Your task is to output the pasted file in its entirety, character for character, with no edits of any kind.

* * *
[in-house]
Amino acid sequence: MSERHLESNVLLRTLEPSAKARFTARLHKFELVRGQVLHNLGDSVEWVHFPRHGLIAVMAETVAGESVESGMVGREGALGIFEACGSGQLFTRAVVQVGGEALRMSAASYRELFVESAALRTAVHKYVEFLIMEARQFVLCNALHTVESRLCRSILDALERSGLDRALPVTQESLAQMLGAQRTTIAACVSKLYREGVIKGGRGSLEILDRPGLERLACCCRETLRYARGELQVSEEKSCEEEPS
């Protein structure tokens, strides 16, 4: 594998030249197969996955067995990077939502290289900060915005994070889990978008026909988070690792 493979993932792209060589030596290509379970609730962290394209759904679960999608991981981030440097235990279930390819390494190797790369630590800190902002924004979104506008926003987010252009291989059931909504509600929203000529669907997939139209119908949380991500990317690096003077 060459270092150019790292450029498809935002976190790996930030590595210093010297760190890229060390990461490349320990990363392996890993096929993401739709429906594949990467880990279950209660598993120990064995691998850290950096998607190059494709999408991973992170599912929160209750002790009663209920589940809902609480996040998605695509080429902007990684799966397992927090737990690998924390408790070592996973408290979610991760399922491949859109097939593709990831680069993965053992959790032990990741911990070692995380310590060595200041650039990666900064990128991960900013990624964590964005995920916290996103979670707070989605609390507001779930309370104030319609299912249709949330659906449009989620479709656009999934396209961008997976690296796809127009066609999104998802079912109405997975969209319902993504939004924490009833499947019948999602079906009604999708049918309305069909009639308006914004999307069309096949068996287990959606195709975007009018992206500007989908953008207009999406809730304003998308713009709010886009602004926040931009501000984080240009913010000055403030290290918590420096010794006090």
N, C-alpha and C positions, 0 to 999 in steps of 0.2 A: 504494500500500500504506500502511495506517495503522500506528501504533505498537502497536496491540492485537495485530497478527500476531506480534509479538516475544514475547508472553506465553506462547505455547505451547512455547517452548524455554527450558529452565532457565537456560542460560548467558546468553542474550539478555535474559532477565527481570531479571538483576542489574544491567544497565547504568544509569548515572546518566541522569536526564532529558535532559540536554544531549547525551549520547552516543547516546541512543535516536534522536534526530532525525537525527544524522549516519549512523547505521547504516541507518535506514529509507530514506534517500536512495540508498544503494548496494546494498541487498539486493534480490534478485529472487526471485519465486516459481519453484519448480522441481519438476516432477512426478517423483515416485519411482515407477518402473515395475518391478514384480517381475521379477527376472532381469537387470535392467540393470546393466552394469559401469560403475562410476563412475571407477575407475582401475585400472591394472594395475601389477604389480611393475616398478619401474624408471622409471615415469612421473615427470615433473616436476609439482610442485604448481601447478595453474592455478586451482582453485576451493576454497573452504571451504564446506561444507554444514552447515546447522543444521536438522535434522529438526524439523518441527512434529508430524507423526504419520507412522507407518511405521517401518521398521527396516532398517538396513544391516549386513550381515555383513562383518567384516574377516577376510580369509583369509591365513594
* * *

[in-house]
Amino acid sequence: MSERHLESNVLLRTLEPSAKARFTARLHKFELVRGQVLHNLGDSVEWVHFPRHGLIAVMAETVAGESVESGMVGREGALGIFEACGSGQLFTRAVVQVGGEALRMSAASYRELFVESAALRTAVHKYVEFLIMEARQFVLCNALHTVESRLCRSILDALERSGLDRALPVTQESLAQMLGAQRTTIAACVSKLYREGVIKGGRGSLEILDRPGLERLACCCRETLRYARGELQVSEEKSCEEEPS
């Protein structure tokens, strides 16, 4: 594998030249197969996955067995990077939502290289900060915005994070889990978008026909988070690792 493979993932792209060589030596290509379970609730962290394209759904679960999608991981981030440097235990279930390819390494190797790369630590800190902002924004979104506008926003987010252009291989059931909504509600929203000529669907997939139209119908949380991500990317690096003077 060459270092150019790292450029498809935002976190790996930030590595210093010297760190890229060390990461490349320990990363392996890993096929993401739709429906594949990467880990279950209660598993120990064995691998850290950096998607190059494709999408991973992170599912929160209750002790009663209920589940809902609480996040998605695509080429902007990684799966397992927090737990690998924390408790070592996973408290979610991760399922491949859109097939593709990831680069993965053992959790032990990741911990070692995380310590060595200041650039990666900064990128991960900013990624964590964005995920916290996103979670707070989605609390507001779930309370104030319609299912249709949330659906449009989620479709656009999934396209961008997976690296796809127009066609999104998802079912109405997975969209319902993504939004924490009833499947019948999602079906009604999708049918309305069909009639308006914004999307069309096949068996287990959606195709975007009018992206500007989908953008207009999406809730304003998308713009709010886009602004926040931009501000984080240009913010000055403030290290918590420096010794006090």
N, C-alpha and C positions, 0 to 999 in steps of 0.2 A: 504494500500500500504506500502511495506517495503522500506528501504533505498537502497536496491540492485537495485530497478527500476531506480534509479538516475544514475547508472553506465553506462547505455547505451547512455547517452548524455554527450558529452565532457565537456560542460560548467558546468553542474550539478555535474559532477565527481570531479571538483576542489574544491567544497565547504568544509569548515572546518566541522569536526564532529558535532559540536554544531549547525551549520547552516543547516546541512543535516536534522536534526530532525525537525527544524522549516519549512523547505521547504516541507518535506514529509507530514506534517500536512495540508498544503494548496494546494498541487498539486493534480490534478485529472487526471485519465486516459481519453484519448480522441481519438476516432477512426478517423483515416485519411482515407477518402473515395475518391478514384480517381475521379477527376472532381469537387470535392467540393470546393466552394469559401469560403475562410476563412475571407477575407475582401475585400472591394472594395475601389477604389480611393475616398478619401474624408471622409471615415469612421473615427470615433473616436476609439482610442485604448481601447478595453474592455478586451482582453485576451493576454497573452504571451504564446506561444507554444514552447515546447522543444521536438522535434522529438526524439523518441527512434529508430524507423526504419520507412522507407518511405521517401518521398521527396516532398517538396513544391516549386513550381515555383513562383518567384516574377516577376510580369509583369509591365513594